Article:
Any coach who has helped players reach their full potential is happy to see them reach a pinnacle of their dreams. However, the 2013 team took a major hit by the 2012 draft and making a fourth consecutive trip to the College World Series will be a challenge.

Nine current Gators were drafted in the top 20 rounds, including eight in the first nine rounds and seven in the first seven. None of those players are likely to return, although anything can happen when a player sits down at a negotiating table with a major league club.

O’Sullivan called the number of Gators selected so early “a testament” to the program’s strength.

“The draft is something that is going to be there every year – It is what it is,” O’Sullivan said. “If you have good players in your program, they’re going to get drafted. If you recruit good players, there’s a chance you could lose them. It’s as simple as that. It’s an inexact science.”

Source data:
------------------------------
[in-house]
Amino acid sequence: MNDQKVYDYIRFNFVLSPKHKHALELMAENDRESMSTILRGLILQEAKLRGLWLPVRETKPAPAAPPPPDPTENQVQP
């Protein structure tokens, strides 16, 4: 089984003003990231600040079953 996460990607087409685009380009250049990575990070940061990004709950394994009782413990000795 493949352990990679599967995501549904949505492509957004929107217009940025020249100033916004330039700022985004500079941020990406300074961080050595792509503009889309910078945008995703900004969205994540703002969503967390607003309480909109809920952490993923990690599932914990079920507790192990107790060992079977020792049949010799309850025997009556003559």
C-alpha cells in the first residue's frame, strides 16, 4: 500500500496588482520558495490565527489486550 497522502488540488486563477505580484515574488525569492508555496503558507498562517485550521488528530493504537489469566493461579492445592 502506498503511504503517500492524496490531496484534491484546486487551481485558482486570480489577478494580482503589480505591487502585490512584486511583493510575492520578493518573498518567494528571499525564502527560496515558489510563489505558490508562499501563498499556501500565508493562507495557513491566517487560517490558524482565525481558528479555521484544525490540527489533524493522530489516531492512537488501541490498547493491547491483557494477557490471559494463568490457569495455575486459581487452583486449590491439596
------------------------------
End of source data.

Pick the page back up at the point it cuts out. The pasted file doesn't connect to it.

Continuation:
Florida signed what many considered the nation’s No. 1 signing class, but six of those prospects were drafted in the first three rounds, meaning they likely will never suit up in the orange and blue. That includes three outfielders, two right-handed pitchers and a shortstop.

“We’re never going to change our recruiting philosophy,” O’Sullivan said. “We’re going to recruit the best players and I feel like we’re at a place where we can do that.

“Sometimes you roll the dice on players, but at this place, we’re trying to win a national championship, so we’re going to recruit the best players and sometimes you’re going to lose them.”

With so many drafted so highly, the make-up of next year’s team will include mostly fresh faces.